Barton End Farmhouse


£2,250,000 | Under Offer

This lovely former farmhouse has a lovely outlook with views onto its own extensive grounds as well as the tree canopy of the neighbouring valley.

Lindsay's Foreword

For more information please contact Lindsay at 07967555545 or Seb at 07535150888

For full details please download our Brochure

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Chapter One

Why we love Barton End Farm

Barton End Farmhouse is located at the end of a long gravel drive which sweeps on a curve through paddocks and grounds, past a tennis court and a soaring clutch of Wellingtonia trees up to a semi-circular forecourt at the front of the house. The main Neoclassical façade is faced in smart ashlar stone and furnished with large sash windows and a distinctive Tuscan pediment porch with delicate leaf carving.

Inside showcase perfect proportions with a layout designed with entertaining in mind. 

The current owners have built on the lovely feel of this house and created timeless refinement in their thoughtful decoration of the interiors. The house features a wonderful natural colour palette of carefully selected chalky finished tones, each of which complements the mood of its designated room and enhances the atmosphere in this historic home. 

The front door opens onto the main entrance hall and a glorious swathe of Minton tiles. To either side of the front door sit the drawing room with handsome stone fireplace and log burner, and the dining room with black marble fireplace. Both rooms are very generous (both vertically and horizontally), and have recently laid smart wooden floors, original folding shutters, and freestanding cast iron radiators which are located throughout the house.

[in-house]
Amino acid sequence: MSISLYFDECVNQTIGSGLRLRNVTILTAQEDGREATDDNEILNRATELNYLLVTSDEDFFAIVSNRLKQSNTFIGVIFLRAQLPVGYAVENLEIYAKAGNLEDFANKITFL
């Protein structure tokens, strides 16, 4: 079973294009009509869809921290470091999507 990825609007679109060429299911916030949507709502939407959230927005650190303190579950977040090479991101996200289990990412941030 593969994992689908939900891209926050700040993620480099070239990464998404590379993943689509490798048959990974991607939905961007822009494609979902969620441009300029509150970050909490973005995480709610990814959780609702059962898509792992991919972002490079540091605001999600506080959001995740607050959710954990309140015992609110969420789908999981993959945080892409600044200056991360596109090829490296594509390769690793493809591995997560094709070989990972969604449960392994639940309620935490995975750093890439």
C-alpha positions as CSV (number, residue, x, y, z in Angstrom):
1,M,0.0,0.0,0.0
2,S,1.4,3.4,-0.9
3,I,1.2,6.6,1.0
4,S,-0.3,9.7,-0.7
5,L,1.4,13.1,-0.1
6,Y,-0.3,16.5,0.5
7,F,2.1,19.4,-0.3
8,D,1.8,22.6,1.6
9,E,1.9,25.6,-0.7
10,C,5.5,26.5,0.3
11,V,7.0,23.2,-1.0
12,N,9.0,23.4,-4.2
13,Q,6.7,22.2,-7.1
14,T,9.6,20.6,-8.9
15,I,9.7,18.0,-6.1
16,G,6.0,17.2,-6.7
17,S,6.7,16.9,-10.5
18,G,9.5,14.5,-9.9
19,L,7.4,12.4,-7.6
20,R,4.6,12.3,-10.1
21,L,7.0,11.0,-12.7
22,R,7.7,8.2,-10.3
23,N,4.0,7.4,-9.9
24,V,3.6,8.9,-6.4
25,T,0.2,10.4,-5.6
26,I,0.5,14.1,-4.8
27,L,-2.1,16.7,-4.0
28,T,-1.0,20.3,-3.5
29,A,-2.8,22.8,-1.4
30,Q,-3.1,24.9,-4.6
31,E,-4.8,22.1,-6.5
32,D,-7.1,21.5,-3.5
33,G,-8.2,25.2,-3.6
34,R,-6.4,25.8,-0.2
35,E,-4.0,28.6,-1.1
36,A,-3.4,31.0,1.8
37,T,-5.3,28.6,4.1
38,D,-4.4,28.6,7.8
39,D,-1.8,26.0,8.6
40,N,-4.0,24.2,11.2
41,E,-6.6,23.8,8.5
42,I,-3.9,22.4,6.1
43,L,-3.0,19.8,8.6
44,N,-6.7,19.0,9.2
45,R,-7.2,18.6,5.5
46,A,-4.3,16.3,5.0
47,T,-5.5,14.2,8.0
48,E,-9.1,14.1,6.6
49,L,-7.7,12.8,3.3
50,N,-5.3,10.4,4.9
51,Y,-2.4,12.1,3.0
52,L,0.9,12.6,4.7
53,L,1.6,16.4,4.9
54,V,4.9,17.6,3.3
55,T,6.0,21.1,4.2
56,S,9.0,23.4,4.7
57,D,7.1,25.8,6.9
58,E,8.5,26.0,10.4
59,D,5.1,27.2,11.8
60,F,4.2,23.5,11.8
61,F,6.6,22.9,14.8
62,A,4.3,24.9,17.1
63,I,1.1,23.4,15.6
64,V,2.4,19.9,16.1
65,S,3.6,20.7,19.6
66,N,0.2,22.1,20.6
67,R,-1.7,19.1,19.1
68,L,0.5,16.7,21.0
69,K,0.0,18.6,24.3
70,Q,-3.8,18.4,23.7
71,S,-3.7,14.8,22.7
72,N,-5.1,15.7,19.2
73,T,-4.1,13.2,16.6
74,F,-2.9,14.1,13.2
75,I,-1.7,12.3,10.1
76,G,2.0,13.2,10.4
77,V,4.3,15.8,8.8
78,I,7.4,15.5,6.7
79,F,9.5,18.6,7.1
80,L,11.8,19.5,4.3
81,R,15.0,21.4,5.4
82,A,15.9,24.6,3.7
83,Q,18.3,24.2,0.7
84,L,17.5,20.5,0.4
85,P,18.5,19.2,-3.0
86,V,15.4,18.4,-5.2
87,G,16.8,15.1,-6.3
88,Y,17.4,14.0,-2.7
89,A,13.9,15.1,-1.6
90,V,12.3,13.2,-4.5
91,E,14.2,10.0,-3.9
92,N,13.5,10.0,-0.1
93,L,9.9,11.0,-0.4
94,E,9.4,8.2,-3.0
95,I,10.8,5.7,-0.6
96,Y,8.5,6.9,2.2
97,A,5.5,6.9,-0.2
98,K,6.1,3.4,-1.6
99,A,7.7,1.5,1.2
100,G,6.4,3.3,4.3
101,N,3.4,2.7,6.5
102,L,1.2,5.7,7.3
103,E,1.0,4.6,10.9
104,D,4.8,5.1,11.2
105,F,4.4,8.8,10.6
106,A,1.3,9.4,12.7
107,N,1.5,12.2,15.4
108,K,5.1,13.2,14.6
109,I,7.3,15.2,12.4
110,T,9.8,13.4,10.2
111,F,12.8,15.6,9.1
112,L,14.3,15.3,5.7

The hall leads on from the main entertaining spaces to a cloakroom and a study with another handsome fireplace and French windows leading out onto a terrace.

The kitchen and sitting room are located to the side of the house in a 19th century stone extension with an attractive symmetrical stone façade and mullioned casement windows framing the side door. The kitchen features pretty painted cabinetry, stone flagstone floor and a Rangemaster cooker with breakfast table in the centre. It is supported by a particularly well-appointed laundry/utility room and a linen room. The comfortable sitting room features a cozy logburner and an enormous mantlepiece.

The first floor houses the principal bedroom with ensuite and walk-in wardrobe. There are five further generous bedrooms with original fireplaces and window seats on this floor as well as three bathrooms, all in immaculate condition. The second floor houses a charming bedroom up in the eaves which is currently configured as a children’s dormitory. 

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Chapter Two

Gardens, Grounds and Great Schools

A west facing lawn at the front of the house looks out over the wider grounds and paddocks, most of which has previously been set to grazing. 

To one side of the house sits a garage/carport and a tennis court. To the other side there is a wonderful Victorian stable block which stands largely unaltered with many original features. It houses a gym, tackroom, and six loose boxes. Around the stables sits a lovely large walled garden, formerly a kitchen garden, and still retaining mature trees and shrubs, rhubarb, a fruitful fig tree and a covered stone well. This part of the garden also has a stone terrace ideal for lunches outside in summer months under a pergola with trailing roses.